- The Note 6 is powered by the Qualcomm Snapdragon 435 SoC
- It has a dual front cameras and a 5.5-inch full-HD display
- The Coolpad Note 6 starts at Rs. 8,999 in India
India is a big market for many smartphone manufacturers, and of late, we’ve been seeing phones designed specifically for our demographic, such as the recent Realme 1 (Review) and the Asus ZenFone Max Pro M1 (Review). Following a change in majority ownership and with fresh funding in hand, Coolpad is back with a new set of products and a renewed focus on the Indian market. The company also pans on entering the wearables space later in the year. While many companies now focus on online distribution, Coolpad’s new Note 6 will only be available offline. With prices starting at Rs. 8,999, some of the main highlights of the Coolpad Note 6 include dual selfie cameras and a big battery. Let’s see if offers a compelling enough package to recommend over our usual favourites in the sub-Rs. 10,000 price segment.
Coolpad Note 6 design and display
It’s been a while since we last reviewed a Coolpad smartphone, but the new Note 6 feels similar to some of the company’s older models. The body is made mostly of plastic, and yet it feels sturdy and well put together. The mildly curved back and sides blend well with the 2.5D curved-edge glass so you never feel any sharpness. It measures 8.62mm in thickness so it’s not particularly slim, but the weight is distributed well so we didn’t mind the hefty 170g weight too much.
The Note 6 has a traditional 16:9 display, measuring 5.5 inches diagonally, with full-HD resolution. Coolpad told Gadgets 360 that it has used Corning Gorilla Glass 3 on the front. There are multiple cutouts at the top for the two cameras, a fill light, and sensors. Below the display, you get a capacitive Home button and the Android navigation keys, none of which are backlit. The fingerprint sensor is integrated into the home button, and is quick at authentication.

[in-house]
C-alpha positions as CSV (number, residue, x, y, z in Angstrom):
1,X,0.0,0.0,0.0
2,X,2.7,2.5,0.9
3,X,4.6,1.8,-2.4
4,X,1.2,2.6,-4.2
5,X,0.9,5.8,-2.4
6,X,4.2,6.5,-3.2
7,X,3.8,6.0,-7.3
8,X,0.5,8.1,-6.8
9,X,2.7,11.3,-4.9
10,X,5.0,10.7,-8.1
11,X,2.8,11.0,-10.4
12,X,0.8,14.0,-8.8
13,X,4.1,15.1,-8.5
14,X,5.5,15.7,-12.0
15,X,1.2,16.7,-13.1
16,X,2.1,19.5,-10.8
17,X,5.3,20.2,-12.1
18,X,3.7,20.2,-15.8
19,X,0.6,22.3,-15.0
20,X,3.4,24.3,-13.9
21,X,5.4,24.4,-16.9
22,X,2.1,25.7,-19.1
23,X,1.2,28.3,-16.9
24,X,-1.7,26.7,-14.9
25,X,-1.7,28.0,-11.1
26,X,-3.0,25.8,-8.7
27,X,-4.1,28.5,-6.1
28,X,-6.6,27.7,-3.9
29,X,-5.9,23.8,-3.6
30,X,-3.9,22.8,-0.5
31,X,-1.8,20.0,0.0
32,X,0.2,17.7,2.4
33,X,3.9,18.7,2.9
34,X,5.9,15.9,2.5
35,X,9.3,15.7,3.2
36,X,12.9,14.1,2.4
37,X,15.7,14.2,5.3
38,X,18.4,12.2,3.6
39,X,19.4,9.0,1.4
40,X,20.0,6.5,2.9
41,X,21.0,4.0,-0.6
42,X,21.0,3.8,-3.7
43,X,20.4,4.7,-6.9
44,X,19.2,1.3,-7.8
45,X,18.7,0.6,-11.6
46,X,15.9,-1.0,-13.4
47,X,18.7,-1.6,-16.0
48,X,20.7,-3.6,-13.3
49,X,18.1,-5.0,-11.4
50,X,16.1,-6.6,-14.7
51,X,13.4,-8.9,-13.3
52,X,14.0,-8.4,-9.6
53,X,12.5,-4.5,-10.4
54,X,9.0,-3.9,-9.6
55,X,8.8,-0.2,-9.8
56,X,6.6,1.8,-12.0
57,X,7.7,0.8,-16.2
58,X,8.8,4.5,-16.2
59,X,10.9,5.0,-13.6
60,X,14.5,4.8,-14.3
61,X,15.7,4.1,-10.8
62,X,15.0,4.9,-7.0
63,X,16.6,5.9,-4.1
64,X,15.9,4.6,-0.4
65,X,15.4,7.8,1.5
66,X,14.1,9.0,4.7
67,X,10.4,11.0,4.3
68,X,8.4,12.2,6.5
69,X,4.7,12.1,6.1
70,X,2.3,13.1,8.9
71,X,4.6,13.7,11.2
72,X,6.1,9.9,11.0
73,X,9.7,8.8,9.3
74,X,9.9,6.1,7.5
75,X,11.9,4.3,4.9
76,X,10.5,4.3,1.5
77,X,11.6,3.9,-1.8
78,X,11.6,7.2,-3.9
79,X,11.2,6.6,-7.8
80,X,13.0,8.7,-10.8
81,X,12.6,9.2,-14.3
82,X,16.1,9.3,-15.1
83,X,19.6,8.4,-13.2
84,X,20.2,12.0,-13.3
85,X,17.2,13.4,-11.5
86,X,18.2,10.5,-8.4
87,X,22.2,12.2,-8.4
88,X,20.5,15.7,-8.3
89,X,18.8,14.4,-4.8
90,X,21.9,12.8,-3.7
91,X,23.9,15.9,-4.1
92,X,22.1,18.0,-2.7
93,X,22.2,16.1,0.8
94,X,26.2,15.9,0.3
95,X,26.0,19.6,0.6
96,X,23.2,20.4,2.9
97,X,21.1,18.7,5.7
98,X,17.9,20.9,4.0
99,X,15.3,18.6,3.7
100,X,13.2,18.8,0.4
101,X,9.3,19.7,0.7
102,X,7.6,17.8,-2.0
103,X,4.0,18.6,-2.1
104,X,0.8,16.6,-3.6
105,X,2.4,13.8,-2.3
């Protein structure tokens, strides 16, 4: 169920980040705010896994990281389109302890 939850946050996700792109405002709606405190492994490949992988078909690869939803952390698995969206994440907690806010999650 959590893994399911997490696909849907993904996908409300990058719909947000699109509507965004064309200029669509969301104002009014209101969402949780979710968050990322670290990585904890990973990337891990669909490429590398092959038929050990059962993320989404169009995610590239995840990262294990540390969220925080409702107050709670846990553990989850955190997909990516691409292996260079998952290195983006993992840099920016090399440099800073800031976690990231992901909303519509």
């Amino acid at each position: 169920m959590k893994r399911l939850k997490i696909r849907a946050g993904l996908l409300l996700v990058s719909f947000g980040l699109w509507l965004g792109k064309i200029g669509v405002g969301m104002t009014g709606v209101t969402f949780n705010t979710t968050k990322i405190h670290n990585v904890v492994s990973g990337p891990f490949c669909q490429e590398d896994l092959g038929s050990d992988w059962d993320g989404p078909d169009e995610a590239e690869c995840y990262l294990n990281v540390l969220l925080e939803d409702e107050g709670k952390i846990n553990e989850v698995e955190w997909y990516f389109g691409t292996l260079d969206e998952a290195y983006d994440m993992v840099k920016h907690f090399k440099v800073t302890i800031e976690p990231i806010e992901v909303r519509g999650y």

The SIM and microSD card tray can be found on the left. It can accommodate two Nano-SIM cards and a microSD card. At the bottom, we have 3.5mm headphone socket, a Micro-USB port, and a grille for the speaker. The back panel has a cutout for the camera module, which makes for a distinctive look.
While the resolution of the display is good and colours are fairly punchy, we found the brightness level to be a bit inadequate. It’s also tough to see anything under direct sunlight. Touch response is good. Coolpad also bundles a screen protector in the box. You also get the usual accessories like a headset, charger, cable, SIM eject tool, and warranty information.
Coolpad Note 6 specifications and features
Companies like Oppo and Xiaomi are really upping the ante when it comes to bringing powerful SoCs to the mainstream. In contrast, the Coolpad Note 6 with its Snapdragon 435 mobile platform isn’t aiming to break any new ground on this front. In the AnTuTu benchmark, the Note 6 delivered a score of 58,012, while GFXbench gave us 14fps in the T-Rex rendering test. These are not terrible scores, but certainly not competitive against other recent smartphones in the same price band.
Coolpad will be selling two variants of the Note 6 in India – one with 32GB of storage and another with 64GB of storage. Both variants have 4GB of RAM. Our review unit is the former, with 32GB of storage. Other specifications include Wi-Fi 802.11b/g/n, Bluetooth 4.0, FM radio, 4G with VoLTE, an accelerometer, compass, and proximity sensor, but no gyroscope.